Khyber records eighth polio case this year

— File Photo

— File Photo

PESHAWAR, July 12: Ongoing militancy and the resultant lack of social mobilisation campaigns continue to affect polio eradication campaign in the Federally Administered Tribal Areas as the latest victim, a resident of Khyber Agency, has not received any dose of the oral polio vaccine (OPV).

One-year-old Ayesha Bibi, daughter of Zar Khan, a resident of Nala Khajori area of Bara tehsil, Khyber Agency, is the latest in the series of children who became crippled due to militancy that prevented access of vaccinators to children in areas where Taliban held sway.

Ayesha was tested positive at the National Institute of Health, Islamabad, on Friday.

According to the child’s parents, she had not received any dose of OPV because there was no vaccinator to administer the vaccine and protect her against the crippling ailment, officials told Dawn. The militancy-hit area in which the family lives is inaccessible for vaccination teams since September 2009.

This is the eighth polio case reported only from Khyber Agency this year during last six weeks, bringing the total number of polio cases in Fata to 12 now. Khyber Pakhtunkhwa has reported four, and Sindh and Punjab two cases each this year so far.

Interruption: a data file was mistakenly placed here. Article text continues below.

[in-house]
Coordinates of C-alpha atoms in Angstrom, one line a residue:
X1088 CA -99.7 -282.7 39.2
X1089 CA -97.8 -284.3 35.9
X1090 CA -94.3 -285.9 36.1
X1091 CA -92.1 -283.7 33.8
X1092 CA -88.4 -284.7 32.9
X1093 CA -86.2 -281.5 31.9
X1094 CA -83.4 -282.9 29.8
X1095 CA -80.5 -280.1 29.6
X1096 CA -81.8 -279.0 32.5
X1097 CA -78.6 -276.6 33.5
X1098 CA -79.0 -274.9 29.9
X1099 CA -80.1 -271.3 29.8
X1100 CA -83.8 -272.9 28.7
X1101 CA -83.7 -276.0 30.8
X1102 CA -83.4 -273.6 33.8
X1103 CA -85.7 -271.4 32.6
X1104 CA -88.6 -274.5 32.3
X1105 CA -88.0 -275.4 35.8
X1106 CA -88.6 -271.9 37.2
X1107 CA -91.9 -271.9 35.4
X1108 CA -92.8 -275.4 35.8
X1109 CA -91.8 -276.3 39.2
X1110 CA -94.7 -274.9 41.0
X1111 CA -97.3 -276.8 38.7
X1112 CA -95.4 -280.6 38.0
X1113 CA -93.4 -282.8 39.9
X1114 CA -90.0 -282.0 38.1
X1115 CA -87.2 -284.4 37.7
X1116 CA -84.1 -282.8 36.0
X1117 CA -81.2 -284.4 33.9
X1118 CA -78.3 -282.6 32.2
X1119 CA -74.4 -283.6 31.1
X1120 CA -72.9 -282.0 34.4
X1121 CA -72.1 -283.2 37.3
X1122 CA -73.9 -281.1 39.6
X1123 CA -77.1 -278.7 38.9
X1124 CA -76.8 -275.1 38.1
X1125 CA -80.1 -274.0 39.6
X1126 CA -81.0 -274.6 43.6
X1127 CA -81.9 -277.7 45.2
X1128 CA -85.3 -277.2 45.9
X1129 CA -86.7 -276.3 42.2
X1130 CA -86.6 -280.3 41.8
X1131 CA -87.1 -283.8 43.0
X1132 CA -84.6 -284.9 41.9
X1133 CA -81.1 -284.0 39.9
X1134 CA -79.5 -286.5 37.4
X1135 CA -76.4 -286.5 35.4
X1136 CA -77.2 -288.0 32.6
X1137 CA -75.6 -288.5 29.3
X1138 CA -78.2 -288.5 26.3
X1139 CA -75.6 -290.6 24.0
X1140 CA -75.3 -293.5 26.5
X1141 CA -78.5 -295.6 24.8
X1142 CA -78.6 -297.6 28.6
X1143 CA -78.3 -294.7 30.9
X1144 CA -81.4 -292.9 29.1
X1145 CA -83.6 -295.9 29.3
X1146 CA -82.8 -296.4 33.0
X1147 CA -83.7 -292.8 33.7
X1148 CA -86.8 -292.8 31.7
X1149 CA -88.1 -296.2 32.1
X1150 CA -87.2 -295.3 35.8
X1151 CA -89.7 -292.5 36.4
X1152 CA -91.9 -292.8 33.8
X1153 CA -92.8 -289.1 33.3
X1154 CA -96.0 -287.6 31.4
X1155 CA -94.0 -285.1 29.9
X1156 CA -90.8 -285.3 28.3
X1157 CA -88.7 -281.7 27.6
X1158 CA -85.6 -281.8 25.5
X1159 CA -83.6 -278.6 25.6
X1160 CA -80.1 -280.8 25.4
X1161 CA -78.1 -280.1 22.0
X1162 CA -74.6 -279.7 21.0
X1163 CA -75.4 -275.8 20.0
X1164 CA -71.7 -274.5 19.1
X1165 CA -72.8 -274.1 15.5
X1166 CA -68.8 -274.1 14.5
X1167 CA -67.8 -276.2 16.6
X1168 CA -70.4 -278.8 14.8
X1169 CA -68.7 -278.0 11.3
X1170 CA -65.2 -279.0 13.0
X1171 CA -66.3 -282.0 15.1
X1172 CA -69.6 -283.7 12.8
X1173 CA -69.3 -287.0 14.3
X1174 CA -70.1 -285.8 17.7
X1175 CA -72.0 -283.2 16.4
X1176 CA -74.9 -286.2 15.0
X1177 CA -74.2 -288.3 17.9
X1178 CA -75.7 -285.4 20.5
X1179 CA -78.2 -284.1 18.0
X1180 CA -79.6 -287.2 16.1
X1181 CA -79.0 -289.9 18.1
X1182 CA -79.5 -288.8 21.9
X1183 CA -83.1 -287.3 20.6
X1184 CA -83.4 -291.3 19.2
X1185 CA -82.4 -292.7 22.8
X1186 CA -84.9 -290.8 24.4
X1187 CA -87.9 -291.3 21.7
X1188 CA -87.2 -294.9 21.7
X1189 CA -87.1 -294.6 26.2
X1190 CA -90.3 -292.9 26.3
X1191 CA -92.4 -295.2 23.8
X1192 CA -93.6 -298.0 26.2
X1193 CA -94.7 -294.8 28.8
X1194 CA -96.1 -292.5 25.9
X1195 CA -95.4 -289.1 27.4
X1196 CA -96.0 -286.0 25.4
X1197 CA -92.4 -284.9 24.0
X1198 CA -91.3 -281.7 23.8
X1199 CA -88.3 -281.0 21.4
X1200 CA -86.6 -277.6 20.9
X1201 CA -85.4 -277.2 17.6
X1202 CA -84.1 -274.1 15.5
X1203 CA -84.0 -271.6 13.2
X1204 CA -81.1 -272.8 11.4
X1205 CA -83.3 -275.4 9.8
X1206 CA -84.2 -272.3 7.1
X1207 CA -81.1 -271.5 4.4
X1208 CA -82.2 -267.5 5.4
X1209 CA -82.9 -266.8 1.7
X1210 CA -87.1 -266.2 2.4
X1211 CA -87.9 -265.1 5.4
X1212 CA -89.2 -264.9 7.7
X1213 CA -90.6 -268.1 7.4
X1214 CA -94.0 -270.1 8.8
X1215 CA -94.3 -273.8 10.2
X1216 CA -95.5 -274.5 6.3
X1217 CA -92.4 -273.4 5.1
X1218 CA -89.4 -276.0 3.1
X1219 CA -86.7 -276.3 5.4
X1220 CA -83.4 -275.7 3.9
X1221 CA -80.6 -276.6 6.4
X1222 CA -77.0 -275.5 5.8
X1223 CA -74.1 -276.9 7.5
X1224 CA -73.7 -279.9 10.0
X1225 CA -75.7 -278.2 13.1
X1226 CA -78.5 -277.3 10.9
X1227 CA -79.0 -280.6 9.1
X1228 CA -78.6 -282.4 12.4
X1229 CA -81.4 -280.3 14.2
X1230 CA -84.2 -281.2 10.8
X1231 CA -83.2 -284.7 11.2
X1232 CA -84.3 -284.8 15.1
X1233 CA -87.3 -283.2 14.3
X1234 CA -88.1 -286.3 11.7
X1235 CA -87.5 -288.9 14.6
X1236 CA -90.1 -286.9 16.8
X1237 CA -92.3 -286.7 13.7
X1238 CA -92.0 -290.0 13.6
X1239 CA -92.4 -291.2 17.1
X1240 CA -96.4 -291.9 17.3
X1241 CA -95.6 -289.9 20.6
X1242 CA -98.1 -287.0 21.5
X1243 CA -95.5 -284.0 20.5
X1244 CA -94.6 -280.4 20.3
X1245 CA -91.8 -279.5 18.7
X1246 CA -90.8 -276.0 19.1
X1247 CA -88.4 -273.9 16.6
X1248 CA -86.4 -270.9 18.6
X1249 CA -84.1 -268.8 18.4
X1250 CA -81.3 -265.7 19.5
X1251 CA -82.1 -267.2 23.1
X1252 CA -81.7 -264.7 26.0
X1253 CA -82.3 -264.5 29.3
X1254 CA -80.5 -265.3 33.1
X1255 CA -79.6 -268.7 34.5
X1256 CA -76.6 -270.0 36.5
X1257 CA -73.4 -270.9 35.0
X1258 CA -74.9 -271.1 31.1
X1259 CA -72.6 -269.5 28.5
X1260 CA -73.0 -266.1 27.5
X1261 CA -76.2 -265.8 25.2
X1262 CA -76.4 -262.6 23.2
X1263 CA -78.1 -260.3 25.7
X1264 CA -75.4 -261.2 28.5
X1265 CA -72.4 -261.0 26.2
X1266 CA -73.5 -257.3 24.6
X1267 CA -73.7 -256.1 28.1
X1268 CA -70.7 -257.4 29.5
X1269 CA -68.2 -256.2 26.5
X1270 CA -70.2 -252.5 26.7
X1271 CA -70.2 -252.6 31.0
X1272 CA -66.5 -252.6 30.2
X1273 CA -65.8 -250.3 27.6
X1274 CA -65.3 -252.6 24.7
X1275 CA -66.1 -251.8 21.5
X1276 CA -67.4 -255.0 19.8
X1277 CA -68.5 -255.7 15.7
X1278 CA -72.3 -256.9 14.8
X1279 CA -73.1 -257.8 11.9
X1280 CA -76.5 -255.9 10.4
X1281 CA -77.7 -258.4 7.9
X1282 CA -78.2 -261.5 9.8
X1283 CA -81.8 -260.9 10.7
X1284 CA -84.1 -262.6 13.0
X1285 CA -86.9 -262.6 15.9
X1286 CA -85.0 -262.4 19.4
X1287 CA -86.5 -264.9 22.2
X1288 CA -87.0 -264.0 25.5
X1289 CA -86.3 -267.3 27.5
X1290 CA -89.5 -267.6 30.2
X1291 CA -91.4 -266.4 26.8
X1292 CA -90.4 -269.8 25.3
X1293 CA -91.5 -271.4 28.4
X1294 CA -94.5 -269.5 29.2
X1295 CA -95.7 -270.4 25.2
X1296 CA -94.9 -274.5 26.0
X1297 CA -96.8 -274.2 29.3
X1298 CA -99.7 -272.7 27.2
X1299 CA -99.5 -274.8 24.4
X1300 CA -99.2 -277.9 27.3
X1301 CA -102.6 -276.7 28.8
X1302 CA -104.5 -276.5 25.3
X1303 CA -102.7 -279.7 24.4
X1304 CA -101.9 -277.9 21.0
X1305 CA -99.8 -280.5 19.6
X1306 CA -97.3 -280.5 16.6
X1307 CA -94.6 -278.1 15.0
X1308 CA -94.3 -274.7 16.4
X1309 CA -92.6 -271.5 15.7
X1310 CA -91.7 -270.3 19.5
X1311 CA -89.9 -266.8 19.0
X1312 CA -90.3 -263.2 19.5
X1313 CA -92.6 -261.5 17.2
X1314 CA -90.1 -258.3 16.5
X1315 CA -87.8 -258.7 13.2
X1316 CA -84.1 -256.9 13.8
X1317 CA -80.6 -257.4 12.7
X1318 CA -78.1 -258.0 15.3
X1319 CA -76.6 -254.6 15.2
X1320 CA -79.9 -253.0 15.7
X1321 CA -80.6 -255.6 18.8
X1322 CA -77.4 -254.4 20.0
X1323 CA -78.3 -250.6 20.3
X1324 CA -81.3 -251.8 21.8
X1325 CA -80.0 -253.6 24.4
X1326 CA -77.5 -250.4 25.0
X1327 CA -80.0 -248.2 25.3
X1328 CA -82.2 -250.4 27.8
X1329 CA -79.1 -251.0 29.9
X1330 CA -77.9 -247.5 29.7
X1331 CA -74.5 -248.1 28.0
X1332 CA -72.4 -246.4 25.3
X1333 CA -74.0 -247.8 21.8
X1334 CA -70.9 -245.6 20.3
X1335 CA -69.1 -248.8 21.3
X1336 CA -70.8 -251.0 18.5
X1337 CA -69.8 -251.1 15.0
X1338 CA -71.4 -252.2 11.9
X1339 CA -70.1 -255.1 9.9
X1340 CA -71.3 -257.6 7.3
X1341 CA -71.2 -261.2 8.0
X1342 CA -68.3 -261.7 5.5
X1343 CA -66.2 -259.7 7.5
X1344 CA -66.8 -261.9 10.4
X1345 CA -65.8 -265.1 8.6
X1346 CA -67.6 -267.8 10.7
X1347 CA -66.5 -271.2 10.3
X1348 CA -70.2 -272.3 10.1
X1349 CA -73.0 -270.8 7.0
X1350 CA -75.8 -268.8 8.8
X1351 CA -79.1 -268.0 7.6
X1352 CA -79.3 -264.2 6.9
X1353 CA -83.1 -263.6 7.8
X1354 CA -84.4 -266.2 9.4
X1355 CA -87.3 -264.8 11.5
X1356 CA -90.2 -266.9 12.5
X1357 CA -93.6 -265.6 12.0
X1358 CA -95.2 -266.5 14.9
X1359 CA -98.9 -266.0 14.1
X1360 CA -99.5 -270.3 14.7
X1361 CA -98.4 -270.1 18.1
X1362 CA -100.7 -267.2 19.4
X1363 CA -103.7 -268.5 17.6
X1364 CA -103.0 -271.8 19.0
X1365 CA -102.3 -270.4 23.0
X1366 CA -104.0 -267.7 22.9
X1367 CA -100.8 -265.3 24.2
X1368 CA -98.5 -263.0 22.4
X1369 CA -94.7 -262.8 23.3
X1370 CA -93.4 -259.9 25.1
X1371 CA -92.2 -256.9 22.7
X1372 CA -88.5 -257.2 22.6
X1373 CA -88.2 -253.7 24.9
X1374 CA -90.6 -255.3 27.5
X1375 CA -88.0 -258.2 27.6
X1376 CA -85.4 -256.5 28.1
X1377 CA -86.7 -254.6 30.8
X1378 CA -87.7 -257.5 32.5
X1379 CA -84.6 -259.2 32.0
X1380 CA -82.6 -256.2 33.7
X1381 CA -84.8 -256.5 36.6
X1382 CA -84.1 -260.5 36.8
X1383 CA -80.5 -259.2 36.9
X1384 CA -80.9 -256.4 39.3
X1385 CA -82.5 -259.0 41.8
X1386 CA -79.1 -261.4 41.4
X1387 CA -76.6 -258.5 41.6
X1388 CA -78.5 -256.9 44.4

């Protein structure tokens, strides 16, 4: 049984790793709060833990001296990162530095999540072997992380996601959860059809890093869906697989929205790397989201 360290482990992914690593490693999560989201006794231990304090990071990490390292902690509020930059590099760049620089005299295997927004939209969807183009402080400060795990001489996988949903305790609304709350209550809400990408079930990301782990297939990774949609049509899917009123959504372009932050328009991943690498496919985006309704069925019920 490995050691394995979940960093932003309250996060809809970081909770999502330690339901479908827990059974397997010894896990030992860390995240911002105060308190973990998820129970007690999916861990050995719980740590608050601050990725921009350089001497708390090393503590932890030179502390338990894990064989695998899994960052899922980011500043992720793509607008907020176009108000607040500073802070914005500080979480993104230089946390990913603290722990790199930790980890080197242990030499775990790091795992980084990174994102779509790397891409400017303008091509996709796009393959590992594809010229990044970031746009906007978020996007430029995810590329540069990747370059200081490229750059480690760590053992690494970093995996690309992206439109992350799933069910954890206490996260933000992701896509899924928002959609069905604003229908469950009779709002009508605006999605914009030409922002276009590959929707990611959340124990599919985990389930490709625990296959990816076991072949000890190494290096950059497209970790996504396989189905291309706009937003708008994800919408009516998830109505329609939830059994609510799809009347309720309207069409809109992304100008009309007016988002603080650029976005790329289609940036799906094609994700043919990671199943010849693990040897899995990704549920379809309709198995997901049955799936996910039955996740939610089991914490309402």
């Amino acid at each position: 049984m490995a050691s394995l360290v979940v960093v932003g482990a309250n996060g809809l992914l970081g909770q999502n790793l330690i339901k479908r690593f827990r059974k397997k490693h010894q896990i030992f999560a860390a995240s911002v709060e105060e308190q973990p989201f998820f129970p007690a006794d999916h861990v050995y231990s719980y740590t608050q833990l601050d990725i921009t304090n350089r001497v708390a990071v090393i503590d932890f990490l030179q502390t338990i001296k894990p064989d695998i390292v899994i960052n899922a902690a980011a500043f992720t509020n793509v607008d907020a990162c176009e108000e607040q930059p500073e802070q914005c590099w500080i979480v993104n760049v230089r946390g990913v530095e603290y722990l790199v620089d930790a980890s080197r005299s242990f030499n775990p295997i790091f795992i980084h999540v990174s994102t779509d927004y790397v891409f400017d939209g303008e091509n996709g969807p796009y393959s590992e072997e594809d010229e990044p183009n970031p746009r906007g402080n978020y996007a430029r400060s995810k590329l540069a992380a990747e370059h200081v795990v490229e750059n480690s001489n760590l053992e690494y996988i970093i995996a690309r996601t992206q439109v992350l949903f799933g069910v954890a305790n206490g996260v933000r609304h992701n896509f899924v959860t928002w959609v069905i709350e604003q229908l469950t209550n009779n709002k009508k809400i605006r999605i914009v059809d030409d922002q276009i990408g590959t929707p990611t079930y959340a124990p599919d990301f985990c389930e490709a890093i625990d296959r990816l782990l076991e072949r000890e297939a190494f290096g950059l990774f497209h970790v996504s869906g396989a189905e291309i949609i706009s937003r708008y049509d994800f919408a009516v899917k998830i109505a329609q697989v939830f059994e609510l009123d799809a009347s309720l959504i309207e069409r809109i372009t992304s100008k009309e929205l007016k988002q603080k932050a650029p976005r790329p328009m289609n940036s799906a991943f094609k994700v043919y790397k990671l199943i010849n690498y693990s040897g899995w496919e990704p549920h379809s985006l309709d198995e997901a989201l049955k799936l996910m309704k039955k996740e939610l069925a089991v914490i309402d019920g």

The Fata (61 per cent) and KP (23 per cent) are responsible for 84 per cent of the polio cases this year. In 2012, Khyber Agency reported a total of 11 polio cases, eight of them in Bara tehsil.

Children in all the seven agencies of Fata have been the worst affected by the ban on OPV, which the Taliban have described as a ploy by the United States to spy on the Taliban to target them through drone attacks.

Over 160,000 children in North Waziristan and 157,000 children in South Waziristan are now at risk of contracting deadly ailments. The militants have used violence to implement the ban – since December 2012 at least 20 volunteer health workers and policemen have been assassinated for daring to defy the militants’ orders by participating in immunisation drives in Khyber Pakhtunkhwa and Sindh provinces.

Two years ago, polio was wiped out in all but three countries of the world, including Afghanistan, Nigeria and Pakistan. In Pakistan, the recent recurrence of the disease marks several steps back from successful attempts at eradication: from just 28 cases in 2005, the country saw a rapid increase of up to 117 cases in 2008, and 198 cases in 2011.

“If we vaccinate children, we will contain the virus, but if we fail to vaccinate them, we will have an outbreak,” the officials said.

Another big problem looming large over the polio eradication efforts is defiance on the part of the parents to administer OPV to their children, they said.

The tribal areas are a mega challenge as the numbers of refusal cases had grown manifolds. The Fata and KP have about 70,000 refusal cases (roughly 35,000 each), badly hampering anti-polio efforts, they said.

There are no efforts on the ground to deal with refusals, they said and added that even the mobilisation campaigns carried out in the past had backfired as refusal cases continue to pose threats to the campaigns.

Source: DAWN


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